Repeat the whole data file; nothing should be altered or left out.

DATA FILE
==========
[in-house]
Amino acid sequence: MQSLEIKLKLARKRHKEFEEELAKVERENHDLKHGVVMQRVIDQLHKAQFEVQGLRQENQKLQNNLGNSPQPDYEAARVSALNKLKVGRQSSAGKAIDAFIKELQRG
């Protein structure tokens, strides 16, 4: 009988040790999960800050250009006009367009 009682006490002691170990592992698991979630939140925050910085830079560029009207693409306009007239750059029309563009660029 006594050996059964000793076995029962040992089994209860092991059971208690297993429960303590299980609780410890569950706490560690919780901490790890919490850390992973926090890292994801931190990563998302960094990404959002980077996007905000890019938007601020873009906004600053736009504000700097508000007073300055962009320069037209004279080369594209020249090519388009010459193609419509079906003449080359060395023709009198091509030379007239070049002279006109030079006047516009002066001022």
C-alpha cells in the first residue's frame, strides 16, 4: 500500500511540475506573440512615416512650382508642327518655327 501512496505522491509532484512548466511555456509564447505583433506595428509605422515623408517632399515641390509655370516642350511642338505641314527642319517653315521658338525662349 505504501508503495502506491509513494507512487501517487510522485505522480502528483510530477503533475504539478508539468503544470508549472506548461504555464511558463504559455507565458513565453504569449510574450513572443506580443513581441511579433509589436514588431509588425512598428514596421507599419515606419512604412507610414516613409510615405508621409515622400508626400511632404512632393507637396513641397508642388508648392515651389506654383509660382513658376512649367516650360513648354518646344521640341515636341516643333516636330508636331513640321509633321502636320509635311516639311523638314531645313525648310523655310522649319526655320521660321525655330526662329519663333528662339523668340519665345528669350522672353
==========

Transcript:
[in-house]
Amino acid sequence: MQSLEIKLKLARKRHKEFEEELAKVERENHDLKHGVVMQRVIDQLHKAQFEVQGLRQENQKLQNNLGNSPQPDYEAARVSALNKLKVGRQSSAGKAIDAFIKELQRG
């Protein structure tokens, strides 16, 4: 009988040790999960800050250009006009367009 009682006490002691170990592992698991979630939140925050910085830079560029009207693409306009007239750059029309563009660029 006594050996059964000793076995029962040992089994209860092991059971208690297993429960303590299980609780410890569950706490560690919780901490790890919490850390992973926090890292994801931190990563998302960094990404959002980077996007905000890019938007601020873009906004600053736009504000700097508000007073300055962009320069037209004279080369594209020249090519388009010459193609419509079906003449080359060395023709009198091509030379007239070049002279006109030079006047516009002066001022």
C-alpha cells in the first residue's frame, strides 16, 4: 500500500511540475506573440512615416512650382508642327518655327 501512496505522491509532484512548466511555456509564447505583433506595428509605422515623408517632399515641390509655370516642350511642338505641314527642319517653315521658338525662349 505504501508503495502506491509513494507512487501517487510522485505522480502528483510530477503533475504539478508539468503544470508549472506548461504555464511558463504559455507565458513565453504569449510574450513572443506580443513581441511579433509589436514588431509588425512598428514596421507599419515606419512604412507610414516613409510615405508621409515622400508626400511632404512632393507637396513641397508642388508648392515651389506654383509660382513658376512649367516650360513648354518646344521640341515636341516643333516636330508636331513640321509633321502636320509635311516639311523638314531645313525648310523655310522649319526655320521660321525655330526662329519663333528662339523668340519665345528669350522672353